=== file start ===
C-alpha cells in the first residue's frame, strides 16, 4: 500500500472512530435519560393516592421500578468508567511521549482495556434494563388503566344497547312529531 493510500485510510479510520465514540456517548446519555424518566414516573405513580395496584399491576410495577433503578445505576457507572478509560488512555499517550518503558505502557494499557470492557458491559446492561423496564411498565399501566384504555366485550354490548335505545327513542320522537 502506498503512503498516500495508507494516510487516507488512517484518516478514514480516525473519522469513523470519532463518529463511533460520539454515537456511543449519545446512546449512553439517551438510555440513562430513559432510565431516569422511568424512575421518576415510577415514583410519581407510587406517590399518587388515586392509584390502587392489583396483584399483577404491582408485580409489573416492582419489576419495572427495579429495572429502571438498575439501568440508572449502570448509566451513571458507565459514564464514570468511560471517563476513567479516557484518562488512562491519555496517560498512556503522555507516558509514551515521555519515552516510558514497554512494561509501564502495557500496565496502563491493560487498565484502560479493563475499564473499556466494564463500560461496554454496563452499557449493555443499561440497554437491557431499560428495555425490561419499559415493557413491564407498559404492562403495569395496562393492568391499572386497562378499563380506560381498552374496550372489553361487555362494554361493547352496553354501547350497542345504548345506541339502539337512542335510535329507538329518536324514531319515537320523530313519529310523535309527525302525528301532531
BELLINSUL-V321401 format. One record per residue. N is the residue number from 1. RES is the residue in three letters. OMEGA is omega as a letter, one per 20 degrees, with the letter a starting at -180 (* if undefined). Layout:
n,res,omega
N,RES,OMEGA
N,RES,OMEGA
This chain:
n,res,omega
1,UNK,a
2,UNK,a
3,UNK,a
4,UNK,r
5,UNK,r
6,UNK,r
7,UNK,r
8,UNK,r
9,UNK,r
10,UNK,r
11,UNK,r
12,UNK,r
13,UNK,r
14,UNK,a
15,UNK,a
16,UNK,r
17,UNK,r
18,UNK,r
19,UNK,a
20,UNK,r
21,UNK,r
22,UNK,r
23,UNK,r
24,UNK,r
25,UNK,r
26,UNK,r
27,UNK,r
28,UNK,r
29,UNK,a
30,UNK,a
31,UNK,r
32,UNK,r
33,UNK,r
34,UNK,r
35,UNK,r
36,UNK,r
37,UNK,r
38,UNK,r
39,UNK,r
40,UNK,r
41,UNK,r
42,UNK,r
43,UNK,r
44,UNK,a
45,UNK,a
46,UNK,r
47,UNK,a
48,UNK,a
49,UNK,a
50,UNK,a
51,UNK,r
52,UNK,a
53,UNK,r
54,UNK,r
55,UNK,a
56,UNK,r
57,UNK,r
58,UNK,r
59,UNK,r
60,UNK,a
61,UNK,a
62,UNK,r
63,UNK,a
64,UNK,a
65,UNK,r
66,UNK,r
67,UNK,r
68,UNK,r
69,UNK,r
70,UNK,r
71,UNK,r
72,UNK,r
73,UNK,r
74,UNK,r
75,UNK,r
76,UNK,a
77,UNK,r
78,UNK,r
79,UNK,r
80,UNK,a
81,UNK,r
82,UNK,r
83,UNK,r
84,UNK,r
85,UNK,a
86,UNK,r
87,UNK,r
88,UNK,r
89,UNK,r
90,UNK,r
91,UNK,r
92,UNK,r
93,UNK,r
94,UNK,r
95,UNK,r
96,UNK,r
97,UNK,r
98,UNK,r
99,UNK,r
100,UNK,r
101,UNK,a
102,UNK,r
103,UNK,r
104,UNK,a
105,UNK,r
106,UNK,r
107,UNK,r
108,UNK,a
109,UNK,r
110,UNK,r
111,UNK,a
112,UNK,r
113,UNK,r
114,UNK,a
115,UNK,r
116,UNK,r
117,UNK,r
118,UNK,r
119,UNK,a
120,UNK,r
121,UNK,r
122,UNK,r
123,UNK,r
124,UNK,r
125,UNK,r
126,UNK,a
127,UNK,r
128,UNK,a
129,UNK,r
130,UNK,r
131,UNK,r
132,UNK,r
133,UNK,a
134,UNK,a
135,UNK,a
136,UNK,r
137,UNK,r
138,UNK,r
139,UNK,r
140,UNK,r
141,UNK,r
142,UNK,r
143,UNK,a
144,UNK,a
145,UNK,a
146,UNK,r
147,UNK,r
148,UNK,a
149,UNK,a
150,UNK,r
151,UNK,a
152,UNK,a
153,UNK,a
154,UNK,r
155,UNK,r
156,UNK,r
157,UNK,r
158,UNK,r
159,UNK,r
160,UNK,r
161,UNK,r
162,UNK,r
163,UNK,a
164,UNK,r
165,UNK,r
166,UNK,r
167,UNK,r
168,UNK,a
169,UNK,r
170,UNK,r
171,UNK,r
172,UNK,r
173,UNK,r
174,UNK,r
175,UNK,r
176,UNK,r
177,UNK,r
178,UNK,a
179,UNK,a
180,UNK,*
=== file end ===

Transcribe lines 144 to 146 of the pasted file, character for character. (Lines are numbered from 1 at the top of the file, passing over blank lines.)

137,UNK,r
138,UNK,r
139,UNK,r